The Bottom Line
- Maryland, South Dakota and Louisiana join 18 states plus the District of Columbia that have already implemented legalized sports betting and four others that have legalized it pending regulatory legislation, pushing sports betting to the half-way point in the United States. Businesses involved in the sports betting industry will continue to take a local-first approach in the short term, but long term planning for national marketing, sponsorship and implementation of sports betting is already underway.
While more than $1 billion was wagered internationally on the 2020 U.S. presidential election, a different kind of betting was on the minds of voters in Maryland, South Dakota and Louisiana, who passed ballot measures to legalize sports betting in their states.
Joining a growing list of states where sports betting is legal, these states could prove to be the tipping point that accelerates sports betting legalization and transforms it into a truly national industry. While a national marketplace for sports betting appears on the horizon, it remains elusive as states continue to grapple with the regulation of both on-site and online sports betting.
In Maryland, voters passed Question 2 by a roughly 2 to 1 margin, enabling the General Assembly to authorize sports and event betting in the state. Yet, sports bettors will have to wait a while to place their first bet.
Before sports betting can take place in Maryland, the General Assembly must pass legislation that sets the rules for:
- Who is eligible to apply for a license to operate sports and event betting;
- What forms of betting are allowed;
- How betting must be conducted; and
- Where individuals can place bets.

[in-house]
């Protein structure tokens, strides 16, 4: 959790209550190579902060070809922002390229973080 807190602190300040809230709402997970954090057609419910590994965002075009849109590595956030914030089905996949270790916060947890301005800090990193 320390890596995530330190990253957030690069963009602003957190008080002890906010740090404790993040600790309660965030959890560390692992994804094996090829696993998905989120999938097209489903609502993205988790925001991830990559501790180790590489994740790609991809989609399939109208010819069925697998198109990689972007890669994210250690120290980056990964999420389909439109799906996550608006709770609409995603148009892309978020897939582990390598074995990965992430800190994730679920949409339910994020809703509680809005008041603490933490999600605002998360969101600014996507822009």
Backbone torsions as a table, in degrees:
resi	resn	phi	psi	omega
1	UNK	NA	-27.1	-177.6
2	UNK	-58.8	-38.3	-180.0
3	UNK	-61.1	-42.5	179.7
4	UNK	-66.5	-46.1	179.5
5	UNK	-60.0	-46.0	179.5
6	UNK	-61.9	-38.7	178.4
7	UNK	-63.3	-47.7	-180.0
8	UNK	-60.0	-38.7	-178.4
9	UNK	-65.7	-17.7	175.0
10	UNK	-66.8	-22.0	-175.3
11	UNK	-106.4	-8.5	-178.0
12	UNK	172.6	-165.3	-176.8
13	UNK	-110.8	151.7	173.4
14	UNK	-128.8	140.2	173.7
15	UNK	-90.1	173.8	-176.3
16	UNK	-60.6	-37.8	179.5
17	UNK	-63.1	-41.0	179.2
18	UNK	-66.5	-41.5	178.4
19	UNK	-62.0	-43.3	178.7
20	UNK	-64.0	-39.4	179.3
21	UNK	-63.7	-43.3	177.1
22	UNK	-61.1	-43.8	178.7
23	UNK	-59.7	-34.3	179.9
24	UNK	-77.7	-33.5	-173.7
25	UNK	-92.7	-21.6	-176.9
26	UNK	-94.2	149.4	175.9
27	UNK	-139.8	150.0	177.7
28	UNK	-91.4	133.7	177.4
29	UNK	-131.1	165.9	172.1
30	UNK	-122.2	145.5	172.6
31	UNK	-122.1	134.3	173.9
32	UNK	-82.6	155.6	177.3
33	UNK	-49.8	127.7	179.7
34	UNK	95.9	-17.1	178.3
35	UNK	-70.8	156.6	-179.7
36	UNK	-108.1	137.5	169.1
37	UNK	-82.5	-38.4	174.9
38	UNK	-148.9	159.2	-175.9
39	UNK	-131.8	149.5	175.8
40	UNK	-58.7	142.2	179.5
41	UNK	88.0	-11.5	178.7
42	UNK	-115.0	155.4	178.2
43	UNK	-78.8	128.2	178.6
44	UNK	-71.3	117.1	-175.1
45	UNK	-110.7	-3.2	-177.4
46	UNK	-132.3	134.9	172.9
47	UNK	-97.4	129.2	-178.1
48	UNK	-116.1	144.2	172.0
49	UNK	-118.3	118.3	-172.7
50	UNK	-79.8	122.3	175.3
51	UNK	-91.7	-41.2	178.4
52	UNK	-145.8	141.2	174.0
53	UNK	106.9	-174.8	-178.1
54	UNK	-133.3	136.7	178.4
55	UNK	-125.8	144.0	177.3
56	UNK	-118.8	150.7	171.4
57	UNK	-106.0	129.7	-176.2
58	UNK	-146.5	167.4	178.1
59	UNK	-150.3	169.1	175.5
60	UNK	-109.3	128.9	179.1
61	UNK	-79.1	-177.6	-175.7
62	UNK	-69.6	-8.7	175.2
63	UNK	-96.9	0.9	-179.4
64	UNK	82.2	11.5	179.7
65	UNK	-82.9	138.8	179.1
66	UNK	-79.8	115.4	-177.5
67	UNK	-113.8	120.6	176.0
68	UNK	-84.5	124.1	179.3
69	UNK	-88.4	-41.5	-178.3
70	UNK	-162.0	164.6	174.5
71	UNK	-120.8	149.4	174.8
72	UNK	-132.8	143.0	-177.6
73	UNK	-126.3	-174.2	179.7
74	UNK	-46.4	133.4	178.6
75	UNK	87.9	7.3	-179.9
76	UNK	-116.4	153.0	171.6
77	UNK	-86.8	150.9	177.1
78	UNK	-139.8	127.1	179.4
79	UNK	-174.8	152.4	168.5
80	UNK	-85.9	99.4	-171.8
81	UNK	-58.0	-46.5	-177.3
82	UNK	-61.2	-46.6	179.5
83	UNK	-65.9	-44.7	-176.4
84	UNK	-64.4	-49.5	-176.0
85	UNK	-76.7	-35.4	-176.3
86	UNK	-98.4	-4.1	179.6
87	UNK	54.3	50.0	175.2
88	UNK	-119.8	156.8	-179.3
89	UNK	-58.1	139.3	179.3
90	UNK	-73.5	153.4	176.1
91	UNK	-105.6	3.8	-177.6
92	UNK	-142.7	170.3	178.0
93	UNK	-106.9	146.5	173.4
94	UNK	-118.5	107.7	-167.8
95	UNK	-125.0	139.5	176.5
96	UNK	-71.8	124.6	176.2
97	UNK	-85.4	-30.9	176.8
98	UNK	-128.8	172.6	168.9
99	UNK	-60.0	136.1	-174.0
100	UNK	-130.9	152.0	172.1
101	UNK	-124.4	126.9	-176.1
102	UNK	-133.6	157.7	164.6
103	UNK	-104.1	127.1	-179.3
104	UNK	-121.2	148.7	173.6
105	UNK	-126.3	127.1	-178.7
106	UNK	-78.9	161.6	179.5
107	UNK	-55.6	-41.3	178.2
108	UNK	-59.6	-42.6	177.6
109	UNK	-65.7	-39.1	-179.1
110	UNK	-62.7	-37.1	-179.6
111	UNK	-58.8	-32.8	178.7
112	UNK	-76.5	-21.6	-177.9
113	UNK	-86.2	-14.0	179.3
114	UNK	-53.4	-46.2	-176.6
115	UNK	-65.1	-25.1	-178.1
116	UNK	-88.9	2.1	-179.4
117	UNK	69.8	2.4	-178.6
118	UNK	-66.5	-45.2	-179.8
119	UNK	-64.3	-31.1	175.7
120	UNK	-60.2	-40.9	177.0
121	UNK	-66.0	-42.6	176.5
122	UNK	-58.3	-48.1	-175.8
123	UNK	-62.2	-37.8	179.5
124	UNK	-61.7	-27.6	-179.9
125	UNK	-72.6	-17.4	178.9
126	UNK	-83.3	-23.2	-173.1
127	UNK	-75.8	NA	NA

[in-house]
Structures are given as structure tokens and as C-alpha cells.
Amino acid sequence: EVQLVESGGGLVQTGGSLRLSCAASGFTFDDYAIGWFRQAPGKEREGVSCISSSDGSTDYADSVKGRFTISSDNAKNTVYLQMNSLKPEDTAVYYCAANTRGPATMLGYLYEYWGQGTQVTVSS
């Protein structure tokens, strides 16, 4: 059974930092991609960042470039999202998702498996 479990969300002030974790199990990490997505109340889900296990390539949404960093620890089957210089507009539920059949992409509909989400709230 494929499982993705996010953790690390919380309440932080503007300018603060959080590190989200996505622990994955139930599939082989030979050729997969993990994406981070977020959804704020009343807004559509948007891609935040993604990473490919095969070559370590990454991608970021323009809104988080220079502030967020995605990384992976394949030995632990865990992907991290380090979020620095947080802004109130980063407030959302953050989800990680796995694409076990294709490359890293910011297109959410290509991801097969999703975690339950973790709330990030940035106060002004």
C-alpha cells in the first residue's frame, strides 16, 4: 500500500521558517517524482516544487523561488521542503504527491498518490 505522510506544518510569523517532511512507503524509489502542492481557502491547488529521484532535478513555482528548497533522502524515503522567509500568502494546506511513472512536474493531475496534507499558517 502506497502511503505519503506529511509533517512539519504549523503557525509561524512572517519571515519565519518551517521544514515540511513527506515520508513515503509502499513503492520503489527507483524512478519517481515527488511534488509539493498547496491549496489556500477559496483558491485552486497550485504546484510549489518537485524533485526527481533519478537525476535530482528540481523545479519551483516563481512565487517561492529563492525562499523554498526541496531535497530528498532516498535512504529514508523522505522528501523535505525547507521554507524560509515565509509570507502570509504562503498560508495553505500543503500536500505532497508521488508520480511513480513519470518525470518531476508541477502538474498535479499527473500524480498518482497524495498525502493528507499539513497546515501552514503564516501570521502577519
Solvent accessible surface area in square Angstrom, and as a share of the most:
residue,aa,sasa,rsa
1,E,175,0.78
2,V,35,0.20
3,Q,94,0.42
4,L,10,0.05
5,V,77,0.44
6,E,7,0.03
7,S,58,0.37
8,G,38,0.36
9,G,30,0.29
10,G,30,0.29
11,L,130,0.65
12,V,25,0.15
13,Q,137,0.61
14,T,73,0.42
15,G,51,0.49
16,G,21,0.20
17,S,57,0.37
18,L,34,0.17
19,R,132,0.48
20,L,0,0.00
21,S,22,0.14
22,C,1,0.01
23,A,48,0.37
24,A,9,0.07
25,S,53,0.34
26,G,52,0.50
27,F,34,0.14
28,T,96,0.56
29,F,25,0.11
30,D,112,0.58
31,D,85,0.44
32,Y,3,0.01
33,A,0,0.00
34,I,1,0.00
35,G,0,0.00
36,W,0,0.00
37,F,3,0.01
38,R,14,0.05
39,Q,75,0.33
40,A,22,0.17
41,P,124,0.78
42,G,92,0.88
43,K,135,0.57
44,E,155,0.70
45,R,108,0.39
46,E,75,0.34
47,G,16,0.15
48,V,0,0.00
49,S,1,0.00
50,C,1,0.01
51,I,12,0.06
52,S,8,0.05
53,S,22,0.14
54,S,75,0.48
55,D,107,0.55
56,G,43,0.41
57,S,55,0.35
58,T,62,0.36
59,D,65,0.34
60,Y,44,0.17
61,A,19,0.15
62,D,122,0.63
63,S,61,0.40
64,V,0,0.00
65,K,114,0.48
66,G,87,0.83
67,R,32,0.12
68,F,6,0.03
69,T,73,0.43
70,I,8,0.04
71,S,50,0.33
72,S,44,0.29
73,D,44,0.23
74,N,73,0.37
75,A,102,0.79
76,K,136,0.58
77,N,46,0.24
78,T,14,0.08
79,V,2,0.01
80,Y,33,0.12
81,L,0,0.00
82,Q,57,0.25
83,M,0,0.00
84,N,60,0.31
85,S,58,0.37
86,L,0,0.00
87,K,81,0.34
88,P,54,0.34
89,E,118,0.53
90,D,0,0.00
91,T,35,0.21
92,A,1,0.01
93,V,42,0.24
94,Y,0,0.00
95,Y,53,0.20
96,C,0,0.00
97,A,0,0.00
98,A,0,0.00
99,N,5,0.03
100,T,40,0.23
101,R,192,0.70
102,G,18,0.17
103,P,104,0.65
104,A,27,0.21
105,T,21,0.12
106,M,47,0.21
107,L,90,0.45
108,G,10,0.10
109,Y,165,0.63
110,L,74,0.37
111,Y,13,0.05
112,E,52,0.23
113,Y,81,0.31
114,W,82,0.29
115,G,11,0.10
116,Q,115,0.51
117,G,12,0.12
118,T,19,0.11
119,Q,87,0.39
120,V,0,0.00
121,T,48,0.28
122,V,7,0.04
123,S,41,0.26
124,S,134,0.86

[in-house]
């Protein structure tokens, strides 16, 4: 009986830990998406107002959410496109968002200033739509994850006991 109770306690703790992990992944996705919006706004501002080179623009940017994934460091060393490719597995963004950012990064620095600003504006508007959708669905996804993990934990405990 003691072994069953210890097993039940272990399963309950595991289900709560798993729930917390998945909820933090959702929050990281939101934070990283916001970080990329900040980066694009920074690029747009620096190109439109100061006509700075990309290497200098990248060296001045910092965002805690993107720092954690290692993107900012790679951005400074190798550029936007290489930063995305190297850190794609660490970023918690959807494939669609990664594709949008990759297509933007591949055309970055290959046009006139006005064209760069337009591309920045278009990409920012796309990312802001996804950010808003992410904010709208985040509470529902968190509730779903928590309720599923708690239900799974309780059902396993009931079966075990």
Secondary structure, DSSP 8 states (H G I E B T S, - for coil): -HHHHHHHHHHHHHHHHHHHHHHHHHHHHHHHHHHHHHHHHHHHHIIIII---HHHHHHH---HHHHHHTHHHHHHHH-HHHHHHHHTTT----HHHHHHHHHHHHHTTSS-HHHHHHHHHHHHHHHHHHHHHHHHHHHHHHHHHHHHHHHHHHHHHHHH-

In addition, as part of the legislation, the General Assembly must evaluate a prior study on disparities of access to the sports betting market and implement a minority business enterprise or similar program to assist minorities and women in the sports and event wagering industry if disparities do exist. While there is general consensus throughout the state on sports betting, working out the details between the Republican governor’s office and the Democrat-controlled General Assembly will remain a challenge.
In South Dakota, nearly 60% of voters passed Constitutional Amendment B. On its face, the South Dakota referendum is a much narrower expansion of sports betting than in Maryland. Amendment B only legalizes sports betting within the city limits of Deadwood, South Dakota. However, by extension, tribal casinos can also offer any gaming that is legal elsewhere in the state, so the 11 tribal casinos in South Dakota will also be permitted to offer sports betting. In addition, some contend that the language of Amendment B would enable online and mobile sports betting, so long as the computer servers processing bets are located in Deadwood.
Like Maryland, the details surrounding the implementation of sports betting in South Dakota are subject to follow-up legislation by the South Dakota Legislature, where the issue of online betting is expected to be contentious.
Louisiana took a localized approach to sports betting this election, with voters in each parish voting on whether to permit sports betting in their parish. When the votes were tallied, 55 out of 64 parishes approved sports betting, including parishes covering New Orleans, Baton Rouge and Lafayette. As with the other states, the referendum simply legalized sports betting within each parish that voted in favor of it.
Now, the legislature must come back to pass two additional bills, one to establish regulation and licensing procedures (including determination of whether online and mobile gaming will be permitted) and a second setting the tax rate.
Implications for Sports Betting Ecosystem
The legalization of sports betting in Maryland, South Dakota and Louisiana follow a pattern where legalization in one state pushes neighboring states to follow. The presence of legalized sports betting markets in Pennsylvania and Delaware, as well as the April 2020 legalization of sports betting in Virginia, no doubt weighed heavily on Maryland voters as their gaming operations operated without the full complement of available games that their neighbors offered. Similarly, the sports betting taking place in Mississippi and Arkansas definitely affected attitudes toward sports betting in Louisiana. Pressure is expected to increase on those states without sports betting as more of their neighbors legalize it.